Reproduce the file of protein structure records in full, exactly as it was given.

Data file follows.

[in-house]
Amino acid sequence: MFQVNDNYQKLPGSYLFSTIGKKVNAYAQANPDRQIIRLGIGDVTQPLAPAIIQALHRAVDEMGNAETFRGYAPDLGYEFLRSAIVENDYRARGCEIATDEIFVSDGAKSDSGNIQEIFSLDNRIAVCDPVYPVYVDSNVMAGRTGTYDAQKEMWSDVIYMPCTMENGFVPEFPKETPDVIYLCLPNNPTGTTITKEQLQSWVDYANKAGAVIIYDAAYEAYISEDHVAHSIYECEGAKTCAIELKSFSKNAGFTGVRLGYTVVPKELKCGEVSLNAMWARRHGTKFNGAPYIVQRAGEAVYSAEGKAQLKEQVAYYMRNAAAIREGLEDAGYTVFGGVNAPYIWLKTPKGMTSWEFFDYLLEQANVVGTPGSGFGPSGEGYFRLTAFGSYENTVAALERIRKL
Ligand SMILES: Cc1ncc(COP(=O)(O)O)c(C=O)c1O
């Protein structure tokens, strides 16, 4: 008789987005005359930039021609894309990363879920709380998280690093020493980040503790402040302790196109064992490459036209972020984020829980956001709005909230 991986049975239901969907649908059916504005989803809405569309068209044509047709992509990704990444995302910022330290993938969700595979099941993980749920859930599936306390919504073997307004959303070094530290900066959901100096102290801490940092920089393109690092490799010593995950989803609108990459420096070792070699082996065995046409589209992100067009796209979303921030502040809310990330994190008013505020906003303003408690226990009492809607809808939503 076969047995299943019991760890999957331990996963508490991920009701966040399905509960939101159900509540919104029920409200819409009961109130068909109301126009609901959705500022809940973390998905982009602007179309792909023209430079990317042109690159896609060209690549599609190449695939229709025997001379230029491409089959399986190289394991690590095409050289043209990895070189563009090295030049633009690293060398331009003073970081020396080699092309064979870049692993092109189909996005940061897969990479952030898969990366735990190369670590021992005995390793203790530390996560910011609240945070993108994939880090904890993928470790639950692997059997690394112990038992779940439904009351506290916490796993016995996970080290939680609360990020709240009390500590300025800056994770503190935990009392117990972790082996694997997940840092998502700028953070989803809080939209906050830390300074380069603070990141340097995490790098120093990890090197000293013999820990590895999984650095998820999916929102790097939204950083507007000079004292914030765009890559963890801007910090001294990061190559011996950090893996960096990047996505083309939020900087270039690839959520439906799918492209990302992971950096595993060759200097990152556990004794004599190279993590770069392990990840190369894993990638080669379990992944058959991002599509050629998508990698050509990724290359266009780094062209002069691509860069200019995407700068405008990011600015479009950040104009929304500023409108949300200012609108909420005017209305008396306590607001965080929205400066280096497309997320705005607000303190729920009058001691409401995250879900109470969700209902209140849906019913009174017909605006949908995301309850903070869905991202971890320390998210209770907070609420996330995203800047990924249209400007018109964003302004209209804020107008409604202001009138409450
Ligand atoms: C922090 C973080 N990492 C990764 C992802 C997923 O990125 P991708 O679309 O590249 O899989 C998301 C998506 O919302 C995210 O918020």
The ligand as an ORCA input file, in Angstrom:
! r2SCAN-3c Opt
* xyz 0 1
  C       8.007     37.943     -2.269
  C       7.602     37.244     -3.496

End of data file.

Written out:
[in-house]
Amino acid sequence: MFQVNDNYQKLPGSYLFSTIGKKVNAYAQANPDRQIIRLGIGDVTQPLAPAIIQALHRAVDEMGNAETFRGYAPDLGYEFLRSAIVENDYRARGCEIATDEIFVSDGAKSDSGNIQEIFSLDNRIAVCDPVYPVYVDSNVMAGRTGTYDAQKEMWSDVIYMPCTMENGFVPEFPKETPDVIYLCLPNNPTGTTITKEQLQSWVDYANKAGAVIIYDAAYEAYISEDHVAHSIYECEGAKTCAIELKSFSKNAGFTGVRLGYTVVPKELKCGEVSLNAMWARRHGTKFNGAPYIVQRAGEAVYSAEGKAQLKEQVAYYMRNAAAIREGLEDAGYTVFGGVNAPYIWLKTPKGMTSWEFFDYLLEQANVVGTPGSGFGPSGEGYFRLTAFGSYENTVAALERIRKL
Ligand SMILES: Cc1ncc(COP(=O)(O)O)c(C=O)c1O
């Protein structure tokens, strides 16, 4: 008789987005005359930039021609894309990363879920709380998280690093020493980040503790402040302790196109064992490459036209972020984020829980956001709005909230 991986049975239901969907649908059916504005989803809405569309068209044509047709992509990704990444995302910022330290993938969700595979099941993980749920859930599936306390919504073997307004959303070094530290900066959901100096102290801490940092920089393109690092490799010593995950989803609108990459420096070792070699082996065995046409589209992100067009796209979303921030502040809310990330994190008013505020906003303003408690226990009492809607809808939503 076969047995299943019991760890999957331990996963508490991920009701966040399905509960939101159900509540919104029920409200819409009961109130068909109301126009609901959705500022809940973390998905982009602007179309792909023209430079990317042109690159896609060209690549599609190449695939229709025997001379230029491409089959399986190289394991690590095409050289043209990895070189563009090295030049633009690293060398331009003073970081020396080699092309064979870049692993092109189909996005940061897969990479952030898969990366735990190369670590021992005995390793203790530390996560910011609240945070993108994939880090904890993928470790639950692997059997690394112990038992779940439904009351506290916490796993016995996970080290939680609360990020709240009390500590300025800056994770503190935990009392117990972790082996694997997940840092998502700028953070989803809080939209906050830390300074380069603070990141340097995490790098120093990890090197000293013999820990590895999984650095998820999916929102790097939204950083507007000079004292914030765009890559963890801007910090001294990061190559011996950090893996960096990047996505083309939020900087270039690839959520439906799918492209990302992971950096595993060759200097990152556990004794004599190279993590770069392990990840190369894993990638080669379990992944058959991002599509050629998508990698050509990724290359266009780094062209002069691509860069200019995407700068405008990011600015479009950040104009929304500023409108949300200012609108909420005017209305008396306590607001965080929205400066280096497309997320705005607000303190729920009058001691409401995250879900109470969700209902209140849906019913009174017909605006949908995301309850903070869905991202971890320390998210209770907070609420996330995203800047990924249209400007018109964003302004209209804020107008409604202001009138409450
Ligand atoms: C922090 C973080 N990492 C990764 C992802 C997923 O990125 P991708 O679309 O590249 O899989 C998301 C998506 O919302 C995210 O918020």
The ligand as an ORCA input file, in Angstrom:
! r2SCAN-3c Opt
* xyz 0 1
  C       8.007     37.943     -2.269
  C       7.602     37.244     -3.496